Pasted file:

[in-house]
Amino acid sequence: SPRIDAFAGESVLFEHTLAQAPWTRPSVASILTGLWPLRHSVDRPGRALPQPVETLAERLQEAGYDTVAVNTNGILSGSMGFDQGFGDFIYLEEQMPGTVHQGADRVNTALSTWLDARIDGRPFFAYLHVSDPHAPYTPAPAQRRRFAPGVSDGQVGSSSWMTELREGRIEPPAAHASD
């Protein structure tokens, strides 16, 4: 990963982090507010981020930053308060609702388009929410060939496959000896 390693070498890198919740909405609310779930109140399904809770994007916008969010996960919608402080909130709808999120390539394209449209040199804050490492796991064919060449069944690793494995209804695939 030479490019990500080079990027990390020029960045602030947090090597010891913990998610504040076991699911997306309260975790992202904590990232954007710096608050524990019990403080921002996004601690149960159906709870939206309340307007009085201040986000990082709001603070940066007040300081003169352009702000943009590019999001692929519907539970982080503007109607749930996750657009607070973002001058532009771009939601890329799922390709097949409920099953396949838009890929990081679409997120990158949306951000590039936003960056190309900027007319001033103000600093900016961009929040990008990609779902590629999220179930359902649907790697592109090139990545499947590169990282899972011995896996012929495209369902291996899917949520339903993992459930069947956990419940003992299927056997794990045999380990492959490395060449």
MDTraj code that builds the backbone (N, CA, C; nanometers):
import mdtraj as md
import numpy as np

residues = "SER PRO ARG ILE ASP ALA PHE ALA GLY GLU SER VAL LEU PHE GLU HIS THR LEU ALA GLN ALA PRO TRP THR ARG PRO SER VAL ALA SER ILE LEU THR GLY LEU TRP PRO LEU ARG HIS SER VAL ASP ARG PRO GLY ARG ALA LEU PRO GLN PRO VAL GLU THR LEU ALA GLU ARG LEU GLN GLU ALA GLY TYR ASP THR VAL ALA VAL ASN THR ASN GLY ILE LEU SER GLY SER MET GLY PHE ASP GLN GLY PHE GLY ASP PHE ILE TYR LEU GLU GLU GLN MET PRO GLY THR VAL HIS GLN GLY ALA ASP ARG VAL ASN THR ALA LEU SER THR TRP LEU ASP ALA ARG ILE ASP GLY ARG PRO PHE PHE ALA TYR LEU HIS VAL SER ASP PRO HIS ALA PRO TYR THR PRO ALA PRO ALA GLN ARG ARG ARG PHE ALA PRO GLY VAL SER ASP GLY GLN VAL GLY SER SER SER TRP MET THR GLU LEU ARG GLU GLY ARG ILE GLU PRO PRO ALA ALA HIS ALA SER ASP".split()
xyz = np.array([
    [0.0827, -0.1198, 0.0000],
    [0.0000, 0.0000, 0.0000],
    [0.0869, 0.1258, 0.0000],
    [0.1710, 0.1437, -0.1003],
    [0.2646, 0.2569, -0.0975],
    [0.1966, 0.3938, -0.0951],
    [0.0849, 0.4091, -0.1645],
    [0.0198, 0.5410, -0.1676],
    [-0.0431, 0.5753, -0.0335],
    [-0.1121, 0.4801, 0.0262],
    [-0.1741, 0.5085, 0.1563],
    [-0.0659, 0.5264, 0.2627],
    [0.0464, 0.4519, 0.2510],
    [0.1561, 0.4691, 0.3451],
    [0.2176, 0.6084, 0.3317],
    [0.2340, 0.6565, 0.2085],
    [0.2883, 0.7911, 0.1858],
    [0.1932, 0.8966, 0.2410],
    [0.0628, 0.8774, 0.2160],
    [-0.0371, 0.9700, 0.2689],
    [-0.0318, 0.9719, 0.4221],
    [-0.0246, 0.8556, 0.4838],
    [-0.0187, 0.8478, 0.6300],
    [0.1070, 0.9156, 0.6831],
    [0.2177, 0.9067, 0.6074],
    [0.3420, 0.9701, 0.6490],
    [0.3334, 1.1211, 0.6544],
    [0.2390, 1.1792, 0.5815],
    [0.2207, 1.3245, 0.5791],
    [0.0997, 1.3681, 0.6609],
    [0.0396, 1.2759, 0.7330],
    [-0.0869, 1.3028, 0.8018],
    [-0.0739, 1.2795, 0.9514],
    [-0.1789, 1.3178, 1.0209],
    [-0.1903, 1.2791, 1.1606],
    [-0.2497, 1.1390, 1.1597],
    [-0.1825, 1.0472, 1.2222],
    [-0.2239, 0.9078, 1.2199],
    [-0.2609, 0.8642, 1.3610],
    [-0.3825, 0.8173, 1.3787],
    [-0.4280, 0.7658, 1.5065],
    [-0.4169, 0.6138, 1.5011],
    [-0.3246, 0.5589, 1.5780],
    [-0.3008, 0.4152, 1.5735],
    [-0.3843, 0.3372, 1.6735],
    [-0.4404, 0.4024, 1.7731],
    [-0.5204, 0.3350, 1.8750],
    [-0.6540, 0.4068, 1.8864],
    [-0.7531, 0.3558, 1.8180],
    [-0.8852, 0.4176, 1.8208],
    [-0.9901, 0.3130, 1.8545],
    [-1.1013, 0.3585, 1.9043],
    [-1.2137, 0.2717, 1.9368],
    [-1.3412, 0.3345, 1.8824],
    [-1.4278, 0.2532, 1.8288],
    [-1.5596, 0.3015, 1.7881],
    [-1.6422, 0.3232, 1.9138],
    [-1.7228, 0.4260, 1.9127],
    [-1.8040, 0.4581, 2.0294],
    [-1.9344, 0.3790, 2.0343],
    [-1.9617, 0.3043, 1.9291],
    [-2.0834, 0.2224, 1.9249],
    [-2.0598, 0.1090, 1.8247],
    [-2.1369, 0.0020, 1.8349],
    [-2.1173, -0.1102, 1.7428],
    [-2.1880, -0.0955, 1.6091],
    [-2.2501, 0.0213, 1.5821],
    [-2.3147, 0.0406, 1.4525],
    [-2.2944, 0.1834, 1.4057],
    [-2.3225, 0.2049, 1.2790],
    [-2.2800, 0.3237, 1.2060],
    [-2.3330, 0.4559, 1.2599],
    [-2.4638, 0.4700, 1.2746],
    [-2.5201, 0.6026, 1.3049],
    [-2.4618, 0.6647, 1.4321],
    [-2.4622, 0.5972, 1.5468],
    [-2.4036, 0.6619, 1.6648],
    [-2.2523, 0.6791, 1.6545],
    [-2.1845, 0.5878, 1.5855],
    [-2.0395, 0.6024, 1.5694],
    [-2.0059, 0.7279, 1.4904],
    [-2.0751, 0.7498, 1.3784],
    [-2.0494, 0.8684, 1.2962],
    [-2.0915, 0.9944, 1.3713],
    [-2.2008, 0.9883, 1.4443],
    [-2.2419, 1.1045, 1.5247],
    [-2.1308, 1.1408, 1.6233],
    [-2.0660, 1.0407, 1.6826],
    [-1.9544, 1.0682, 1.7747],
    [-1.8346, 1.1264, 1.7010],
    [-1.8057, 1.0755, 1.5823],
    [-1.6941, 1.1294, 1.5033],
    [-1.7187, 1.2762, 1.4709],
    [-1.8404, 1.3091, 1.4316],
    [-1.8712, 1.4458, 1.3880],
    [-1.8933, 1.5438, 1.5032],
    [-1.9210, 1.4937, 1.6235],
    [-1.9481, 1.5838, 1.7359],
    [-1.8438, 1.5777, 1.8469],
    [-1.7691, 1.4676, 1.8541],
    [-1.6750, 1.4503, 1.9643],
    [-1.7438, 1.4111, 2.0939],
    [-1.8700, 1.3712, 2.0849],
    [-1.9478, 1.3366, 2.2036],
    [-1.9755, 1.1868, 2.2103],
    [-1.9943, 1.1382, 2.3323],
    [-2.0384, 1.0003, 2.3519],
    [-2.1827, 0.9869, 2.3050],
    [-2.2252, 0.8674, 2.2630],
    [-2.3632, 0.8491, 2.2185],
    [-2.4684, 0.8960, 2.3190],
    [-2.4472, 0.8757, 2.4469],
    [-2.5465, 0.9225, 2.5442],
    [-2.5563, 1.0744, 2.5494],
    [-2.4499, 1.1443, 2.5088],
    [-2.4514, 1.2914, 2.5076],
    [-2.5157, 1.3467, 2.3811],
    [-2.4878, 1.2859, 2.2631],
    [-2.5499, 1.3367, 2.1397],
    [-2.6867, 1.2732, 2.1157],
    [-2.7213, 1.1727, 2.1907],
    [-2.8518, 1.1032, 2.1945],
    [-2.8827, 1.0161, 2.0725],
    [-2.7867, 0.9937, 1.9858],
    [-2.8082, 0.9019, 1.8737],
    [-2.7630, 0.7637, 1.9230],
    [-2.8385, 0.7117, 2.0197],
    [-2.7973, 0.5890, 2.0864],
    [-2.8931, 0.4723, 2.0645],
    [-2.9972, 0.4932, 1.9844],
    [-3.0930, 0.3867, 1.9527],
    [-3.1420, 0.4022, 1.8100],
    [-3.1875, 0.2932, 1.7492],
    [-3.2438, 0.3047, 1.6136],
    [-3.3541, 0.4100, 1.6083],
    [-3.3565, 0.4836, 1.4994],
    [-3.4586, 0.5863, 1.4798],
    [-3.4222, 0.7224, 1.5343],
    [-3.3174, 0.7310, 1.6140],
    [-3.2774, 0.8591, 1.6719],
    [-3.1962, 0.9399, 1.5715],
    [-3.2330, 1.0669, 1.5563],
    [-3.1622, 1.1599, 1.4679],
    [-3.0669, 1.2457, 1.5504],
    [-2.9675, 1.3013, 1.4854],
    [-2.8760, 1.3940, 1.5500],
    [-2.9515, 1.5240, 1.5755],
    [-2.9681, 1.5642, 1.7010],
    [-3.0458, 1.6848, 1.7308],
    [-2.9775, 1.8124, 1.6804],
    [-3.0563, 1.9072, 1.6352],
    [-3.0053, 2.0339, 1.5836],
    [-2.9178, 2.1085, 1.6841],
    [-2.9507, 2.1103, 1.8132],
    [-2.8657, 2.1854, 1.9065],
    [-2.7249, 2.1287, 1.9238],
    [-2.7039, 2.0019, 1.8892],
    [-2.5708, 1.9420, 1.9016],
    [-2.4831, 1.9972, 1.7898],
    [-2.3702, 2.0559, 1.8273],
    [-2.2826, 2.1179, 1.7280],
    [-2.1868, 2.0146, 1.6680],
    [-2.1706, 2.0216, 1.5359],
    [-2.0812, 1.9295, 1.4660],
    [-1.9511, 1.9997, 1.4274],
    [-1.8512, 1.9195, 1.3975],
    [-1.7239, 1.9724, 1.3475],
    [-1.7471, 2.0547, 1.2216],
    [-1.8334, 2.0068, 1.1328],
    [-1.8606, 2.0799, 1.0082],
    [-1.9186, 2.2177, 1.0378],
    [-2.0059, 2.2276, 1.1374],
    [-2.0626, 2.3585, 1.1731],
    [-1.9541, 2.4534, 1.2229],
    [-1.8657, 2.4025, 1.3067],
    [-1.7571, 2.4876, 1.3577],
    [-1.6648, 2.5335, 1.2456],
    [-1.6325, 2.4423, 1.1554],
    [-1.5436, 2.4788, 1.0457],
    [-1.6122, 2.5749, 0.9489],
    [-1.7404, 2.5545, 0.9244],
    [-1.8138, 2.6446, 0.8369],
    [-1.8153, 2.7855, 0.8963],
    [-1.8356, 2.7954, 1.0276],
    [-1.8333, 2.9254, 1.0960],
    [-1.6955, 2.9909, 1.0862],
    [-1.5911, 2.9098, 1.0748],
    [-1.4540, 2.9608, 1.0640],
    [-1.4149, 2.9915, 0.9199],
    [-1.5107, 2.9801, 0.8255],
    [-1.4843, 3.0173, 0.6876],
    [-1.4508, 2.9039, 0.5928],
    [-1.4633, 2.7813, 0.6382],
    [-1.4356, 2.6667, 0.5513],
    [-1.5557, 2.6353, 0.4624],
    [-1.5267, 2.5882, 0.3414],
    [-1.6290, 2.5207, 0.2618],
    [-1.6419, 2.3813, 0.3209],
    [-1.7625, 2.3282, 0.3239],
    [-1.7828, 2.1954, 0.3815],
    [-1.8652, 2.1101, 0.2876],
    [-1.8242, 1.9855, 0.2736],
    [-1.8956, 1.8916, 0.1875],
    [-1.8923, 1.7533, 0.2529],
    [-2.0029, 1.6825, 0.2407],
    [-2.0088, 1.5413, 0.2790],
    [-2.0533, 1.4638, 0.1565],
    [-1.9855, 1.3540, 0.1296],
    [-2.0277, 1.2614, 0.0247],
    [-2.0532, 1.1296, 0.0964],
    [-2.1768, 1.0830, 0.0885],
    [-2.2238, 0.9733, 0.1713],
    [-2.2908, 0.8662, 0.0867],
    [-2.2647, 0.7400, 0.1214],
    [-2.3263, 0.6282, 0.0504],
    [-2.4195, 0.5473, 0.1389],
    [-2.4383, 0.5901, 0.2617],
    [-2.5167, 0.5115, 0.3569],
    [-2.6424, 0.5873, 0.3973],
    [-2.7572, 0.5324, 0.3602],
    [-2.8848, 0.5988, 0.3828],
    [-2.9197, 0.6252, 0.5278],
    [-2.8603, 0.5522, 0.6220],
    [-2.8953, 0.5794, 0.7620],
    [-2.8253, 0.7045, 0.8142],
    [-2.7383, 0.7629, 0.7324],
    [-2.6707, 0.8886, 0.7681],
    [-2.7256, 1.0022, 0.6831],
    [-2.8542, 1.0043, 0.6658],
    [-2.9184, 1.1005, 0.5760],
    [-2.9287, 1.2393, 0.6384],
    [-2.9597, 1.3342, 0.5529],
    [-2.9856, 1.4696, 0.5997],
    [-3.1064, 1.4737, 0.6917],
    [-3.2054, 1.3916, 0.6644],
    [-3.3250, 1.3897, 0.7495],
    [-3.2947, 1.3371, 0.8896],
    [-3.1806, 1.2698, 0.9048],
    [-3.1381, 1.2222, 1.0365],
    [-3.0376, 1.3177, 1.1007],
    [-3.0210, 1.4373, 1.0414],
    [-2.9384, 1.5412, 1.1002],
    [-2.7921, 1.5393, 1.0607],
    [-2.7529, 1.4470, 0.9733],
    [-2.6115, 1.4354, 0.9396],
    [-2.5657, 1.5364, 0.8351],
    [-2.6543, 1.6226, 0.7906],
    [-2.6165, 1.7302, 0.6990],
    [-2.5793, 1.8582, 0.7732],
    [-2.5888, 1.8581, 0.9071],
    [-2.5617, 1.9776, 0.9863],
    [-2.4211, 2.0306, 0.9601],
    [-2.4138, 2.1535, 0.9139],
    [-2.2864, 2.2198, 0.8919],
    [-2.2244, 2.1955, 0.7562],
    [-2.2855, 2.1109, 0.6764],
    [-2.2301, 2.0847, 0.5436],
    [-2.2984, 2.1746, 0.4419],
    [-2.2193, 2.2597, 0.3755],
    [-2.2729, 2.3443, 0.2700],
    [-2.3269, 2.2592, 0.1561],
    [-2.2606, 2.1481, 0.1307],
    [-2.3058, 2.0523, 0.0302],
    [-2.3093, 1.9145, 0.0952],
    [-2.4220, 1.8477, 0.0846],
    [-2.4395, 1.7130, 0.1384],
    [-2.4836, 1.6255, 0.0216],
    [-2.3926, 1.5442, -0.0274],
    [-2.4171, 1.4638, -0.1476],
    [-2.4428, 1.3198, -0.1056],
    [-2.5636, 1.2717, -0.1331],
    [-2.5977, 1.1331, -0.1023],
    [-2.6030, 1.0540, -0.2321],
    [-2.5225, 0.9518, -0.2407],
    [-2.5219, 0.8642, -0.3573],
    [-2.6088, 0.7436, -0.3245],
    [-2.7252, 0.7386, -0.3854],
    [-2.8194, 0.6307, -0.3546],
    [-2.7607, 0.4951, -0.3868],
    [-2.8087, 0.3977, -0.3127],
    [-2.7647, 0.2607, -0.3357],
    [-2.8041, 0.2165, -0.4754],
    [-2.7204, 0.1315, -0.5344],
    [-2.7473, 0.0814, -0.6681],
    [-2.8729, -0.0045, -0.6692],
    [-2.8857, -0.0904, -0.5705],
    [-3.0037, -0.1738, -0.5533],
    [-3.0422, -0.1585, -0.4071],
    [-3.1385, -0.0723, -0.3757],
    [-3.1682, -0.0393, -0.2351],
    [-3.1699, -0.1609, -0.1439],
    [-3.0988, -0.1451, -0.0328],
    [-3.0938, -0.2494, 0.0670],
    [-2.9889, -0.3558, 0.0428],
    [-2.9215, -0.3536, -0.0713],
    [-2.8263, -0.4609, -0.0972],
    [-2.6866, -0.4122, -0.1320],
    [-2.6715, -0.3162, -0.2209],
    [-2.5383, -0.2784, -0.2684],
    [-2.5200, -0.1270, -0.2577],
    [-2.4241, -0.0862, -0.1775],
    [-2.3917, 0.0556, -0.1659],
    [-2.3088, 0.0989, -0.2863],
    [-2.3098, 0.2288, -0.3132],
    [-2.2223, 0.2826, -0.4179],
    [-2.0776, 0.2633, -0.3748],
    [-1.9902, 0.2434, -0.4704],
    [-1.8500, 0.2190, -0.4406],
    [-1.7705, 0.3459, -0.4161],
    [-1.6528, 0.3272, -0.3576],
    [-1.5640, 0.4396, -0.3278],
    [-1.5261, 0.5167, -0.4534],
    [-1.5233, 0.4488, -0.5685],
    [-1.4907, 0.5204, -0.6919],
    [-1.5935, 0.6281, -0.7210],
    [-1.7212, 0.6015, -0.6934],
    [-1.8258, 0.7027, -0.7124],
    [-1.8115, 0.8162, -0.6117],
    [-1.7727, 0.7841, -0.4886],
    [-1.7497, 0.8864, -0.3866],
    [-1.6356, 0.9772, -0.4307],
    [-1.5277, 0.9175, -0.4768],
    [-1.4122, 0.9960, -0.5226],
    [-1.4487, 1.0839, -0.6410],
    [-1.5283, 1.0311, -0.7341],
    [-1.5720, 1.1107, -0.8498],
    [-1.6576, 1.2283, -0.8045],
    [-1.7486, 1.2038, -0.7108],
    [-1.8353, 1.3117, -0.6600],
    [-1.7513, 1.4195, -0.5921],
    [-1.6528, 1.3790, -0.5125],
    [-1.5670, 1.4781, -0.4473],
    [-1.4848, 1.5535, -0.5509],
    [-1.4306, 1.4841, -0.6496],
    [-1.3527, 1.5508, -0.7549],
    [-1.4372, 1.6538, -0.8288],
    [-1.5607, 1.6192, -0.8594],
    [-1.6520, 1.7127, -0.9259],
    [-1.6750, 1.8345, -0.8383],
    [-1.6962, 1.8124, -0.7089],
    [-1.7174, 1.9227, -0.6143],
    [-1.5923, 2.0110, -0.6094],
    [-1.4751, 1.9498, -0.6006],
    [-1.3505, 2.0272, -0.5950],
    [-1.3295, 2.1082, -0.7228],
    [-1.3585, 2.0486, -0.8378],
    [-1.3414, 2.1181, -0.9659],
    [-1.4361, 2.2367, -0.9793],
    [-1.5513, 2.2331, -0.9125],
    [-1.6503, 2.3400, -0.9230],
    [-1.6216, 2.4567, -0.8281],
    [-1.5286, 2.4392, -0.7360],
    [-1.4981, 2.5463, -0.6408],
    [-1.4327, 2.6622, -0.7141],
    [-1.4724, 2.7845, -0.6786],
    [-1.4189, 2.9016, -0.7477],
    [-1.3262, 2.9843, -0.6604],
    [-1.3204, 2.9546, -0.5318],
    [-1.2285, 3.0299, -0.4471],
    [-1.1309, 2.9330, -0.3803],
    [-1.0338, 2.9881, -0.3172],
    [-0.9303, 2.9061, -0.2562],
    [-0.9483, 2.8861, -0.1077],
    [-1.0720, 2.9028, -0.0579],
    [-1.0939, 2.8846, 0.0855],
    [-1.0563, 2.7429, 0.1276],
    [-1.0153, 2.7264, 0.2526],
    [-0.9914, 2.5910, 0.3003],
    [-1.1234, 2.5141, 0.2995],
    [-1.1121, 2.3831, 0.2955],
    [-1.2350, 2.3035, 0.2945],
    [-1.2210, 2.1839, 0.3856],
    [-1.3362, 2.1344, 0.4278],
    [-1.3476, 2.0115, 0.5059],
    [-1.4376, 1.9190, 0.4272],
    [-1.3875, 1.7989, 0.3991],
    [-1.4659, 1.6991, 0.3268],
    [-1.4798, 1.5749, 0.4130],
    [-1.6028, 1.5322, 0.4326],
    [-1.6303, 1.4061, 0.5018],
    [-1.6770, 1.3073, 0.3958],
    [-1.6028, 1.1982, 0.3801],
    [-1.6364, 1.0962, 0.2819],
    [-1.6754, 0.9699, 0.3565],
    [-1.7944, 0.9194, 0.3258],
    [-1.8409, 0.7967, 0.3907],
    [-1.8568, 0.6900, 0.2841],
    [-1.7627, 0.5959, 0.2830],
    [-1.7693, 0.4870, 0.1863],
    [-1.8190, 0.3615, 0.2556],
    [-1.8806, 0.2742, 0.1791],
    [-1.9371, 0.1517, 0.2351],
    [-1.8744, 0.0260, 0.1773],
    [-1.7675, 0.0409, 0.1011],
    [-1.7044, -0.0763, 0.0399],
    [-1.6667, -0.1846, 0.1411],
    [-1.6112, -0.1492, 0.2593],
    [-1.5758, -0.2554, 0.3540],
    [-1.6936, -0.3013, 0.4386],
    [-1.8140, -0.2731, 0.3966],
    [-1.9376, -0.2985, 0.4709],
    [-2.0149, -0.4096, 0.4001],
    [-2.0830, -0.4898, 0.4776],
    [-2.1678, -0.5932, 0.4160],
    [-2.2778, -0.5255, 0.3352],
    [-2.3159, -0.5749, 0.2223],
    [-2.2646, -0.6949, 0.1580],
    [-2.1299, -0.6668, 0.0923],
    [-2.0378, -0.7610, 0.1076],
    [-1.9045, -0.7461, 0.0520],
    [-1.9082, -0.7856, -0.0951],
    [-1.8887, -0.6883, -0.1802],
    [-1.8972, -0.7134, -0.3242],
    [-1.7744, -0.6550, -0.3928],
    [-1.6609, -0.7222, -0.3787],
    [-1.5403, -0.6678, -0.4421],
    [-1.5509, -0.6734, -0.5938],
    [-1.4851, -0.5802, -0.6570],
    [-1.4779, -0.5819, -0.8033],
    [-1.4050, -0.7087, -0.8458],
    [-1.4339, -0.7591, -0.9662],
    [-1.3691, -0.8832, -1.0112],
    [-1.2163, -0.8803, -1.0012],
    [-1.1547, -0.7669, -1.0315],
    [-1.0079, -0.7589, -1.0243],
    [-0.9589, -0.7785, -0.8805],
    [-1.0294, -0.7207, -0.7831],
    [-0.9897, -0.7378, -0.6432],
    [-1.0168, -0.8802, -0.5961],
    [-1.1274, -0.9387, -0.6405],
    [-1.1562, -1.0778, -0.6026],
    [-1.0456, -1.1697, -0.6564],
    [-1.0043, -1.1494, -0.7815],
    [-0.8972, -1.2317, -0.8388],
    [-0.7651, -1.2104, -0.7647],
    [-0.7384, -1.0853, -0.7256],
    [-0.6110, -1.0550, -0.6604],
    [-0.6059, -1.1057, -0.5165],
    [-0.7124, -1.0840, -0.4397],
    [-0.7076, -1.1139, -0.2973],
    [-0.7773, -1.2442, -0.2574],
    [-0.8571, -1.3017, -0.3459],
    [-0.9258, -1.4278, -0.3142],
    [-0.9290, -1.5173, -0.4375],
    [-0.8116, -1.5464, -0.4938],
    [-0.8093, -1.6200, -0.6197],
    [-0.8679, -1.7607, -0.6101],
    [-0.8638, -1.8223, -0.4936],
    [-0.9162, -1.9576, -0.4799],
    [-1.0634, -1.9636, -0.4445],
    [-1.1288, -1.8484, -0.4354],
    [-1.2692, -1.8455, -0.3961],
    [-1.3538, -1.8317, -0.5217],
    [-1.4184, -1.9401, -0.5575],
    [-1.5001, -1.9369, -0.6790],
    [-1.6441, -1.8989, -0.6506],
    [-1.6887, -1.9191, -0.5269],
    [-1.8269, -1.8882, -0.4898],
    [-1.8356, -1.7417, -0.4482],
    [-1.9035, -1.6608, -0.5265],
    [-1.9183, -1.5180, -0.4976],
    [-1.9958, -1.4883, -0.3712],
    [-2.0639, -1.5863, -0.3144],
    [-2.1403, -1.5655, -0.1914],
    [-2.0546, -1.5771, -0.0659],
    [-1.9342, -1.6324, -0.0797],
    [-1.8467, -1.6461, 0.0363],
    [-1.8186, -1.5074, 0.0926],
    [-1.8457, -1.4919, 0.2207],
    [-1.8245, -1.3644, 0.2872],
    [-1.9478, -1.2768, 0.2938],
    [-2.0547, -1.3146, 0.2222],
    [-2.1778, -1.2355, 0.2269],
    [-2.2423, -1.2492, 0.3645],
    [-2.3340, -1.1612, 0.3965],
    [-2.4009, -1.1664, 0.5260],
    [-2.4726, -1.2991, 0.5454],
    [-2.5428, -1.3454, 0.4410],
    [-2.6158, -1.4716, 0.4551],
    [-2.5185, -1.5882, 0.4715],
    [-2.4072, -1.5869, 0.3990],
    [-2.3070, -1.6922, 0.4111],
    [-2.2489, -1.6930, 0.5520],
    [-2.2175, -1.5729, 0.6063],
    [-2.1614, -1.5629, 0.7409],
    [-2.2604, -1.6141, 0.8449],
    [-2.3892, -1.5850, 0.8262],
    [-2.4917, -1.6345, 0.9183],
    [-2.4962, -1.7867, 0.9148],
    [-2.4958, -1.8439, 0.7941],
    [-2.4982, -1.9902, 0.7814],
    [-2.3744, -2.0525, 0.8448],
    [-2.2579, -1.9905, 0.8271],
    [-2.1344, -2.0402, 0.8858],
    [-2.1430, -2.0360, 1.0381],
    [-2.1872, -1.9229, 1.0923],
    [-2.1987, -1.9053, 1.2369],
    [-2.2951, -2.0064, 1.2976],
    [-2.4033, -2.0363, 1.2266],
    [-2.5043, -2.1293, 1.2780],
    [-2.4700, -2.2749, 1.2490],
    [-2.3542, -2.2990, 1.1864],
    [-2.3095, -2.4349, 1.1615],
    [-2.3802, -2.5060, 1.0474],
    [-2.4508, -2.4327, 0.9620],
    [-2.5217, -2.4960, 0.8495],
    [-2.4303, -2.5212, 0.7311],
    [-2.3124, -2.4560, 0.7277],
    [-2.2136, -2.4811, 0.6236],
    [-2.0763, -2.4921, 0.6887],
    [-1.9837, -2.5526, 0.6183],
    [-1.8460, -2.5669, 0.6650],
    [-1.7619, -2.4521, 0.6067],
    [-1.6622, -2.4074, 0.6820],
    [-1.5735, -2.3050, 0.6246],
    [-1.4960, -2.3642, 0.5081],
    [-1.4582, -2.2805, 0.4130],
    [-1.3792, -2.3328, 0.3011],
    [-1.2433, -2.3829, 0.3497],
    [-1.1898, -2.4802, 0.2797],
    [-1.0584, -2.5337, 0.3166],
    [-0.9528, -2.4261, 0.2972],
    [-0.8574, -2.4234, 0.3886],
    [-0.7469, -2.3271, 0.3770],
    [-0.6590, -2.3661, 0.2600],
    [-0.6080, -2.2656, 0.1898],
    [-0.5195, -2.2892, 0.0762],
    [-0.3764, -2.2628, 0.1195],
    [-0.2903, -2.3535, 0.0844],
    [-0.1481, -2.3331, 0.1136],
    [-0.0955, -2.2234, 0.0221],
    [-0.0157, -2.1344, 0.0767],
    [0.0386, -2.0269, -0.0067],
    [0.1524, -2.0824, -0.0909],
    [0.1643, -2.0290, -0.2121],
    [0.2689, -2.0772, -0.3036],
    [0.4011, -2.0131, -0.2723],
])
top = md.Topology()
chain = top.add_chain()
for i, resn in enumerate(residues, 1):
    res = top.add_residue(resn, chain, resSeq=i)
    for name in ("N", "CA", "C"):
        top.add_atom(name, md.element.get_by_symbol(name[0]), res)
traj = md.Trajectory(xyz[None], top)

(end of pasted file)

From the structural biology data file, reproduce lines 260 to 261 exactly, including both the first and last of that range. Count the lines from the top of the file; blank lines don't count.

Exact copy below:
    [-2.4211, 2.0306, 0.9601],
    [-2.4138, 2.1535, 0.9139],